WASHINGTON ― President Donald Trump refused to answer a question Tuesday about whether he would be willing to pardon his disgraced campaign manager, clamming up and indicating he was done talking to the press.
“Are you going to pardon [Paul] Manafort?” asked HuffPost reporter Shirish Dáte after Trump had a meeting at the White House with business leaders.
“Thank you,” Trump replied, indicating he was no longer going to take any questions from reporters.
Prior to Dáte’s question, Trump had answered a question about phasing in corporate tax rate reductions.
On Monday, Manafort and his business associate, along with a former Trump campaign adviser, were indicted in special counsel Robert Mueller’s investigation into Russia’s role in the 2016 election. Manafort faces 12 counts, including charges of money laundering and conspiracy.
Manafort served as Trump’s campaign manager for three months, including during the Republican convention.
White House Press Secretary Sarah Huckabee Sanders also declined to rule out pardons for Manafort and his business partner, Rick Gates, during Monday’s briefing.
“I haven’t had any conversations with him about that. I think we should let the process play through before we start looking at those steps,” she said.
The White House has tried to downplay the indictments, arguing that much (but not all) of the charges against Manafort and Gates dealt with their lobbying work before the campaign.
A potentially more problematic indictment is the third one, against George Papadopoulos, who served as a foreign policy adviser.
The Papadopoulos charges, dated Oct. 5 but only unsealed on Monday, deal directly with his work during the election and his attempt to link up the Russian government with the Trump campaign. His statements also make clear that he was acting with the involvement of higher-ranking officials in Trump’s orbit. He has also been cooperating with investigators for months.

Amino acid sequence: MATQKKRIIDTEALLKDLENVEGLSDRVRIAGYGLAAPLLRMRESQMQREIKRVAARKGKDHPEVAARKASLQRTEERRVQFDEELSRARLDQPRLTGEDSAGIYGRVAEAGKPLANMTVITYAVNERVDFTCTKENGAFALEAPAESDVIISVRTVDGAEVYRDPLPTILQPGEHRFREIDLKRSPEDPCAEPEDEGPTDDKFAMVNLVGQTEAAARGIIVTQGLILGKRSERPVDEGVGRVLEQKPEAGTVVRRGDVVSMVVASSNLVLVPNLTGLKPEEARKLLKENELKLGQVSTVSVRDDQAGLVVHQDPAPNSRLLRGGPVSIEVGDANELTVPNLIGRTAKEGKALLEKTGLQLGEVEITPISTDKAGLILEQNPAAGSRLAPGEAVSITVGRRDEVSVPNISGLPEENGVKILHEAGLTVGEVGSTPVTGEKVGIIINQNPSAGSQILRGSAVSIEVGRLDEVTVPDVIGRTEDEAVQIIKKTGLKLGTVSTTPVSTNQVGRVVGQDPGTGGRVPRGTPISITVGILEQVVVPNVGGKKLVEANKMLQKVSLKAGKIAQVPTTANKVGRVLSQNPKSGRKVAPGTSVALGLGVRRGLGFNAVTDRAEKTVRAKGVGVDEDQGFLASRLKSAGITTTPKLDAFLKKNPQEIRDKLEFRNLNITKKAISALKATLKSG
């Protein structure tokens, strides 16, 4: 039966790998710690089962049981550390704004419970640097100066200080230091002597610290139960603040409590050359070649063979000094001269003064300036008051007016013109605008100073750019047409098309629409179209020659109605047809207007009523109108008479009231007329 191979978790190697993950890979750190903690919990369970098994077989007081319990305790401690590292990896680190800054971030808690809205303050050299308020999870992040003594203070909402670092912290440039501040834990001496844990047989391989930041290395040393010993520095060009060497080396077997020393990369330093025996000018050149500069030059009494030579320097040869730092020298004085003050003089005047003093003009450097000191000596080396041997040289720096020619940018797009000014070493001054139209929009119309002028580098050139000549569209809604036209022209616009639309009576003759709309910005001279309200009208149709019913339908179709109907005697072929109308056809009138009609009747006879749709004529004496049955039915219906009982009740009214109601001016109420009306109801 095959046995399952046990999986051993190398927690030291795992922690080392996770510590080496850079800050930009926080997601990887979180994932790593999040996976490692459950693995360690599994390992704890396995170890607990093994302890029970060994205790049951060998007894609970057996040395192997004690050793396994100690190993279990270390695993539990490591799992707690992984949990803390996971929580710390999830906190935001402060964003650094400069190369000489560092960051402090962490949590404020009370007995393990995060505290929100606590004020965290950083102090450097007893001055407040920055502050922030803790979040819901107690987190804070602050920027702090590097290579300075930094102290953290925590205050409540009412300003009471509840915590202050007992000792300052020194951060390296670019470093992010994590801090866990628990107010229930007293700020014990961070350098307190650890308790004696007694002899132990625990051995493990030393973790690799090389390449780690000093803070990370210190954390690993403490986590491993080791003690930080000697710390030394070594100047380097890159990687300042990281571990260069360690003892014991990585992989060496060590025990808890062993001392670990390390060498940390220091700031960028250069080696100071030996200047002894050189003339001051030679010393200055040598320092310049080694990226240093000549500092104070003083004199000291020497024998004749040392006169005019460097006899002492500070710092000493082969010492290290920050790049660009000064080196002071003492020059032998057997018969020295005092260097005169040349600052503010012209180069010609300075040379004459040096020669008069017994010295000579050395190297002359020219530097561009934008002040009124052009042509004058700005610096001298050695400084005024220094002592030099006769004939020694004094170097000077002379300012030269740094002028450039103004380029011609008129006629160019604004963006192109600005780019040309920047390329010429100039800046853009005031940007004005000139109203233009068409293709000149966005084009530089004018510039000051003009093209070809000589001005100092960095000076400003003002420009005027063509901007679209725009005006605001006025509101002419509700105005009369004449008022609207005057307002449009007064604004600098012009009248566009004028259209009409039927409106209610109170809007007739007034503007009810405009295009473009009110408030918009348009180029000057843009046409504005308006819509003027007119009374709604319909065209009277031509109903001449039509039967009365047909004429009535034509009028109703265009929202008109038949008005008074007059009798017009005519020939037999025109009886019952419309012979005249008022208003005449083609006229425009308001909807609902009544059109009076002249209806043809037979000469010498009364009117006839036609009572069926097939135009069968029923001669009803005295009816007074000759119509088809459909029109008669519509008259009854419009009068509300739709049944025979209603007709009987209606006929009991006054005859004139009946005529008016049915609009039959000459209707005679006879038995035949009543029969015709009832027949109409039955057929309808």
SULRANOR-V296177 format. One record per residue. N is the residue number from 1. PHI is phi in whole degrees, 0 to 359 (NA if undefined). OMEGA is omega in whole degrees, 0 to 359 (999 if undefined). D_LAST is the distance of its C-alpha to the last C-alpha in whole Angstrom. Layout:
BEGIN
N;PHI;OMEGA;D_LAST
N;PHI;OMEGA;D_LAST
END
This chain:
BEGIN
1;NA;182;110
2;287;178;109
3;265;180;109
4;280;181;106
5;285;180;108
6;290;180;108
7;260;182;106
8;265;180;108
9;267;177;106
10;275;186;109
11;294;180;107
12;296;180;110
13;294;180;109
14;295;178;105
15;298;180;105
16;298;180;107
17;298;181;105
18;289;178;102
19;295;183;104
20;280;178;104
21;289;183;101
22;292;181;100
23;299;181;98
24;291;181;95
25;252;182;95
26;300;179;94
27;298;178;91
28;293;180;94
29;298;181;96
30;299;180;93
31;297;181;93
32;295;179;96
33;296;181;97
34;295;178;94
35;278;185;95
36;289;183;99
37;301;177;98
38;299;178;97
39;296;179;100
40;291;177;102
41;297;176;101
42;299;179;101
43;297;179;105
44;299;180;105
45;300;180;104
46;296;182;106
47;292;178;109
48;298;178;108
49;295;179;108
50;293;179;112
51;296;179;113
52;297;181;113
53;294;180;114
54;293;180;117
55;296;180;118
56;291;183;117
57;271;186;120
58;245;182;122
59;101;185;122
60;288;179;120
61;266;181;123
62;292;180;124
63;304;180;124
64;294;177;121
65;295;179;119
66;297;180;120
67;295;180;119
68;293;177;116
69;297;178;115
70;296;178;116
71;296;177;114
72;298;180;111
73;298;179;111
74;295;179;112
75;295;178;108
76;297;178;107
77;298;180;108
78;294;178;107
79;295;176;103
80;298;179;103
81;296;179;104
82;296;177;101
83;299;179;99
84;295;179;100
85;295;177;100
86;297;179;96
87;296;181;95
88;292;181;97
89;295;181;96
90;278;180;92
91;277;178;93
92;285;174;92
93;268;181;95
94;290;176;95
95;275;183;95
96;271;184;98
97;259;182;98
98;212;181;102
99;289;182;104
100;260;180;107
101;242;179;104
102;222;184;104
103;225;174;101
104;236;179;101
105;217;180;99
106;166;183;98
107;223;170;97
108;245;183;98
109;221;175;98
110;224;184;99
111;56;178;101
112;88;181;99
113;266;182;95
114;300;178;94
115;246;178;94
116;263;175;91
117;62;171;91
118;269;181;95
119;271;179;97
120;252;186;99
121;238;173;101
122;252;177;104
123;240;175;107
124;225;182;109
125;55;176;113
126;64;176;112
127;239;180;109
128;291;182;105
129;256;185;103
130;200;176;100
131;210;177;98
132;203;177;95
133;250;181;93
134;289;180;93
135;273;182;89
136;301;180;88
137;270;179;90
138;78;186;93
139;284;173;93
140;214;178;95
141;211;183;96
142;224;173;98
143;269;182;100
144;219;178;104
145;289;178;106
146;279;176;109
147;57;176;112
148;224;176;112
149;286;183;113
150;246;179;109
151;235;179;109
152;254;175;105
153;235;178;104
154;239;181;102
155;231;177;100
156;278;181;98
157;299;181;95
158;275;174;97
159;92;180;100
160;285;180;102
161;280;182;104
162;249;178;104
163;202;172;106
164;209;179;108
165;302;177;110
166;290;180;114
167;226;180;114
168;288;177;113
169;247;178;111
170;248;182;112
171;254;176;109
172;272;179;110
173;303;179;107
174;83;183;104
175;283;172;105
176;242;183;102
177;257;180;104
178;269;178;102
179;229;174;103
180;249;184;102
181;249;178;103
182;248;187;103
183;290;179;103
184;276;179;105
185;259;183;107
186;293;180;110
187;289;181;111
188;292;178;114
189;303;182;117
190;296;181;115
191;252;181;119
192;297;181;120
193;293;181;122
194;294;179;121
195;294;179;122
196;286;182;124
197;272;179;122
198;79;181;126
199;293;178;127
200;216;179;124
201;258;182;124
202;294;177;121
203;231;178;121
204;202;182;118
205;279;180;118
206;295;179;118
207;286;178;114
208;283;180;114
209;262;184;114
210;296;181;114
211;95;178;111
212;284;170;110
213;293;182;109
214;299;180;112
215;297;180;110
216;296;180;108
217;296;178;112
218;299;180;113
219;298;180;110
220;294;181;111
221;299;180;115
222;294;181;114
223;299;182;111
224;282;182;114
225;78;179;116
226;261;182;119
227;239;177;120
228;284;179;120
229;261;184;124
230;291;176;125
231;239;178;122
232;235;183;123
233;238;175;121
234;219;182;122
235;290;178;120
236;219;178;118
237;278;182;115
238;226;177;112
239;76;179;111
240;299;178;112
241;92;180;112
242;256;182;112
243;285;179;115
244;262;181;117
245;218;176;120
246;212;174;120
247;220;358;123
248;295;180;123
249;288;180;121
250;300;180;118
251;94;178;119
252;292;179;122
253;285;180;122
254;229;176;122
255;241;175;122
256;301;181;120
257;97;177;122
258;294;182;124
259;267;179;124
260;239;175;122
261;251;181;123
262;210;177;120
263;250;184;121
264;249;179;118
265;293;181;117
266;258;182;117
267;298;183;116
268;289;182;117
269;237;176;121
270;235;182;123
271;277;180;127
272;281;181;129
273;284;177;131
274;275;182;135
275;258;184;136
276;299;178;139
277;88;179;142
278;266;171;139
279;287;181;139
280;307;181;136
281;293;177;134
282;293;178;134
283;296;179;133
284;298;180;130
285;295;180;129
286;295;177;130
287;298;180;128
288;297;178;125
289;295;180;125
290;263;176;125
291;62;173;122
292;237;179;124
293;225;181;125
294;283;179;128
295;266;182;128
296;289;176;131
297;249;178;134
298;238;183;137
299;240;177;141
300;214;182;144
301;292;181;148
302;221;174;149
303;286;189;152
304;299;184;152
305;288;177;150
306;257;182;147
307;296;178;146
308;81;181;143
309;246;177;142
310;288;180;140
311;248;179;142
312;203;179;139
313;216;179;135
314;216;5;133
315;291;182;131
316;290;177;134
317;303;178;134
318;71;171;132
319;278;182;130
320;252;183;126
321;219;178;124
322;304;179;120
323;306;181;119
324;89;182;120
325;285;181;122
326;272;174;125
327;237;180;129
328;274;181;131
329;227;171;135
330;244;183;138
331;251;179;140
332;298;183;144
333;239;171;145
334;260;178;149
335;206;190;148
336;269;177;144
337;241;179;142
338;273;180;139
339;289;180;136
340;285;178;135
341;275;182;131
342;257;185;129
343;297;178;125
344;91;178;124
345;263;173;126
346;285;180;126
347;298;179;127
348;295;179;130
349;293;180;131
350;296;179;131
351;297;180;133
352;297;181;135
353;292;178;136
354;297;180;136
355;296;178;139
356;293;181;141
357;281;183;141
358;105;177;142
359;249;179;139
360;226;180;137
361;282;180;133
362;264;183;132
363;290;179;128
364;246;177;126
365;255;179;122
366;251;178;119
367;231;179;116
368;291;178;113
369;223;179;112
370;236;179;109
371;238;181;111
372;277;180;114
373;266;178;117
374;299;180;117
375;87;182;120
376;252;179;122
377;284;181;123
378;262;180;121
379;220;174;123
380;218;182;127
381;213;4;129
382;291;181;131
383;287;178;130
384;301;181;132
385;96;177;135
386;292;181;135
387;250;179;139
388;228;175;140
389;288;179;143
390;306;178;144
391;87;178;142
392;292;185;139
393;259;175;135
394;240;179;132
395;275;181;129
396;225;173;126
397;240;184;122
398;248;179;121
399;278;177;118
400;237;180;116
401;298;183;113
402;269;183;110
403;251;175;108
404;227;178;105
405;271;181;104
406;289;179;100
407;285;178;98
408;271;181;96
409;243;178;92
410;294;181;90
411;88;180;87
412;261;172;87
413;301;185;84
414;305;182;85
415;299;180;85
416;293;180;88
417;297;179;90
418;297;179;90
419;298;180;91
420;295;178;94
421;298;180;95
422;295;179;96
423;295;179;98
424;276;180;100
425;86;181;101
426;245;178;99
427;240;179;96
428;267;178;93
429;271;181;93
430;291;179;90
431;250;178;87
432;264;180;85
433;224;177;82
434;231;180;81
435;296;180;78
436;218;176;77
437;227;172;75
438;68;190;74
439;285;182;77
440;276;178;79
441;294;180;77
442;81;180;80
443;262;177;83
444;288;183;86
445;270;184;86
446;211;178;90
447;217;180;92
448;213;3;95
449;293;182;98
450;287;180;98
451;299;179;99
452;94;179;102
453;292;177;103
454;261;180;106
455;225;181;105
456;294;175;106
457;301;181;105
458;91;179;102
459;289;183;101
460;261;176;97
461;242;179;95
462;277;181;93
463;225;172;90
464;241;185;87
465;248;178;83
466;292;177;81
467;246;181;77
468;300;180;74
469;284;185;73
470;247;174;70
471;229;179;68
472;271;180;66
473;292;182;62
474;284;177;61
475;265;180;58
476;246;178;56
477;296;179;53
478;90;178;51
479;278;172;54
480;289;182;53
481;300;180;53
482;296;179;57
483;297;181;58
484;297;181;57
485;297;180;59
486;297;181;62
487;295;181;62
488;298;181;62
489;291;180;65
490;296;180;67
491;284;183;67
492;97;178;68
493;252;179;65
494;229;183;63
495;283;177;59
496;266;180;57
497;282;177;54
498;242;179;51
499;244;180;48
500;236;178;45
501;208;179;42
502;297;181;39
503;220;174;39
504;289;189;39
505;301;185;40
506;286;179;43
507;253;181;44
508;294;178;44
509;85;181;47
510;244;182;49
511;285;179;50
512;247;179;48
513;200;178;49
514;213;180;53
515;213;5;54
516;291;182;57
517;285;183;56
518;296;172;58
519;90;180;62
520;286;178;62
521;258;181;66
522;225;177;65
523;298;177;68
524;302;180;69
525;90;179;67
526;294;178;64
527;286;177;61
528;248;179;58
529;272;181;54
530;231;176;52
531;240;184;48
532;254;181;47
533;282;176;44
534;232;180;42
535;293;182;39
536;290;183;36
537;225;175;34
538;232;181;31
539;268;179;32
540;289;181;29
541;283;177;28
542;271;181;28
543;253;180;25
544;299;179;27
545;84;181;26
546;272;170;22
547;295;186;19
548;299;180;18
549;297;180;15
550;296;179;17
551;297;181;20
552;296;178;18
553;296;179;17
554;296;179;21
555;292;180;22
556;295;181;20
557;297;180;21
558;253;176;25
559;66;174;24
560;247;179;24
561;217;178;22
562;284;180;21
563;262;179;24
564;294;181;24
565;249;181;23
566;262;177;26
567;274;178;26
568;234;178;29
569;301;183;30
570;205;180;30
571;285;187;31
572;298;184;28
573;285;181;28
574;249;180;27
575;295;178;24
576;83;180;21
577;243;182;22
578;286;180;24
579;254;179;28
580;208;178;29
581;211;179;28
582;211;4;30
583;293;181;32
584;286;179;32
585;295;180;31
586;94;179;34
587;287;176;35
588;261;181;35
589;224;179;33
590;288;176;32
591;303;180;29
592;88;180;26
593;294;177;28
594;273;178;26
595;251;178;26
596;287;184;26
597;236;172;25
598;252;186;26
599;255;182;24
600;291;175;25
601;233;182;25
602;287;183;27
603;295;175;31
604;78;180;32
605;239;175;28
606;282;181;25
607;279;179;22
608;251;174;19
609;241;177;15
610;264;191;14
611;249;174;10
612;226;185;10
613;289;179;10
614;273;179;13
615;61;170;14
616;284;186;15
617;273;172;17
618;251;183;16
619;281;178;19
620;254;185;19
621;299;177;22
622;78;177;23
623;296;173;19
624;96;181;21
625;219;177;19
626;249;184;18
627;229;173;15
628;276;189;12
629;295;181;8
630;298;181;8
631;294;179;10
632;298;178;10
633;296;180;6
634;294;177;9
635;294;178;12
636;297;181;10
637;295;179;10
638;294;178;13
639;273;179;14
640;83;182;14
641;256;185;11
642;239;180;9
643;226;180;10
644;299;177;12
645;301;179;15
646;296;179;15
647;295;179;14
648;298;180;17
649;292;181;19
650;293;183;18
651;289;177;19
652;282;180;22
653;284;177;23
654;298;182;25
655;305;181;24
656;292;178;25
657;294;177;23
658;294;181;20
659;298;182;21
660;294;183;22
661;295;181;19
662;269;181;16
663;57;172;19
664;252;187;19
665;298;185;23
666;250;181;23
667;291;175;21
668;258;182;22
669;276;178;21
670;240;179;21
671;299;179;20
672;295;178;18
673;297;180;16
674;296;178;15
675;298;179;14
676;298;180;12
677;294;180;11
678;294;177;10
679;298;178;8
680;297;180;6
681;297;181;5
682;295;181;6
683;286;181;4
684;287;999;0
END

Speculation about whether Trump will pardon his associates ― and possibly fire Mueller in order to get the investigation to stop ― has picked up in recent days. In The Wall Street Journal, for example, two conservative lawyer urged Trump to issue a blanket pardon, saying the Russia matter should not be taken up by a special counsel:
Mr. Mueller’s investigation has been widely interpreted as partisan from the start. Mr. Trump’s opponents instantaneously started talking of impeachment—never mind that a special counsel, unlike an independent counsel, has no authority to release a report to Congress or the public. Mr. Trump’s supporters count the number of Democratic donors on the special-counsel staff. The Mueller investigation is fostering tremendous bitterness among Trump voters, who see it as an effort by Washington mandarins to nullify their votes.
Mr. Trump can end this madness by immediately issuing a blanket presidential pardon to anyone involved in supposed collusion with Russia or Russians during the 2016 presidential campaign, to anyone involved with Russian acquisition of an American uranium company during the Obama administration, and to anyone for any offense that has been investigated by Mr. Mueller’s office. Political weaponization of criminal law should give way to a politically accountable democratic process. Nefarious Russian activities, including possible interference in U.S. elections, can and should be investigated by Congress.
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